Sadly, it’s still often cheaper and easier for big corporations and consumers alike to use new plastic. But all the toothpaste tubes and shopping bags and water bottles that didn’t exist 60 years ago have to go somewhere—and creating this much waste has a price we will have to pay down the road.
Here are 10 ways you can take action, starting today:
- Make conscious choices to reduce or eliminate virgin (new) plastic in products you buy.
- Carry and insist on using your own reusable gear at your coffee shop, take-out, grocery, etc.
- Choose goods with less or no plastic packaging. Ask retailers to skip any packaging, where possible.
- For what plastic you do buy, re-use it and re-purpose it as long as possible.
- Ensure when you do use plastic, it’s a recyclable plastic. Research your city’s recycling capabilities so you truly know how to recycle it when you’re done.
- Know the truth about bioplastic and biodegradable labels. Ask those manufacturers, are these curbside recyclable or backyard compostable? How do I dispose of this responsibly?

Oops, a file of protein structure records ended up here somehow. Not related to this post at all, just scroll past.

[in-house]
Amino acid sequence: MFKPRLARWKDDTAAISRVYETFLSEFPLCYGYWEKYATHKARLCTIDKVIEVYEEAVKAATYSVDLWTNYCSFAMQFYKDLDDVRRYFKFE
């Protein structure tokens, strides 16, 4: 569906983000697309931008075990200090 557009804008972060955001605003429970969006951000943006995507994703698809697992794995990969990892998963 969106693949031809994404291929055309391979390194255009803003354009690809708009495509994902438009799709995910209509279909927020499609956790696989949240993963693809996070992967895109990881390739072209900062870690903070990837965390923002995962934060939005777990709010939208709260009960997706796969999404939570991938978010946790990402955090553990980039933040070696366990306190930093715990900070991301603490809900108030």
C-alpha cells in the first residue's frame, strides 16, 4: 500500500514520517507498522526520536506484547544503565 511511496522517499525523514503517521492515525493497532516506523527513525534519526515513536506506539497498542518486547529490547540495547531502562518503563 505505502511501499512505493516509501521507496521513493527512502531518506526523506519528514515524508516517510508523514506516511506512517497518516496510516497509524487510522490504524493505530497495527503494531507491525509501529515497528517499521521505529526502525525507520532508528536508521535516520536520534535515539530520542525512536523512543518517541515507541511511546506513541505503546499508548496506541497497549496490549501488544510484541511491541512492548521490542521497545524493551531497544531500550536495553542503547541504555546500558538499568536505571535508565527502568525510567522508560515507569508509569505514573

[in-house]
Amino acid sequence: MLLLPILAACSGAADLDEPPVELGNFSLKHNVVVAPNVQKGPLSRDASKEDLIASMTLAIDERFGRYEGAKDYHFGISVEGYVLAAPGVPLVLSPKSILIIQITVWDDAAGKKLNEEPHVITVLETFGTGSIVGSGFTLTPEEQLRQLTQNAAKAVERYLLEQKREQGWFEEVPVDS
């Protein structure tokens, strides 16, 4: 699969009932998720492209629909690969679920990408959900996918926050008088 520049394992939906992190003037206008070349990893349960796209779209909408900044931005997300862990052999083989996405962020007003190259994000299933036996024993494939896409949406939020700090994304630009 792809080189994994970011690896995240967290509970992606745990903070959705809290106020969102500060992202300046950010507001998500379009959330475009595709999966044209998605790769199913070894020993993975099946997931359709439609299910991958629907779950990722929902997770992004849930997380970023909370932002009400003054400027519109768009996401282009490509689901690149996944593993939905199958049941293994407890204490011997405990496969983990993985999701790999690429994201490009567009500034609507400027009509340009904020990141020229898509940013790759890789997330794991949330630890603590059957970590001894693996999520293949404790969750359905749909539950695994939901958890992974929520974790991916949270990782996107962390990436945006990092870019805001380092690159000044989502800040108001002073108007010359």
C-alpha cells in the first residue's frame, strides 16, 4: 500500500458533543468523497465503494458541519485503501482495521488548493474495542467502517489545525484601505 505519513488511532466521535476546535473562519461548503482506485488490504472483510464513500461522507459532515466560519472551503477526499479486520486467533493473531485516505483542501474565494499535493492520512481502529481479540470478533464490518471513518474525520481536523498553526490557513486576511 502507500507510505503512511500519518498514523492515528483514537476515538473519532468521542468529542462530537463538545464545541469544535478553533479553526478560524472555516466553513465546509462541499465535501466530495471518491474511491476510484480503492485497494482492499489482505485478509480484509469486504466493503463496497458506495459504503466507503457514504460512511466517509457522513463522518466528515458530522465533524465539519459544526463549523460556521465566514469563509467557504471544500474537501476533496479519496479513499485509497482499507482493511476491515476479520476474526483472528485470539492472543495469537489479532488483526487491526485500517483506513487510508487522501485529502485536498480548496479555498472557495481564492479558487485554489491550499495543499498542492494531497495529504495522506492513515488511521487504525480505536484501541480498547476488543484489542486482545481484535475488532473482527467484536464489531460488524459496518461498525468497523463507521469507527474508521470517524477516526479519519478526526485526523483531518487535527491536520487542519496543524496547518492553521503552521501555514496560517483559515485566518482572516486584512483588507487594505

- Buy made-from-recycled goods and materials like REPREVE fabrics, even if at a premium, to create more consumer demand and corporate incentive for recycling and help re-use all the plastic we’ve created.
- Shop the retailers (like us!), brands, travel companies and manufacturers alike working hard to provide more responsible choices.
- Support governmental policy, like bans on single-use items, that will help make societal change.
- Raise awareness. Teach others what you’ve learned and why this is so important.
The consumer holds vast power, and it’s up to us to make a difference. Let’s start now.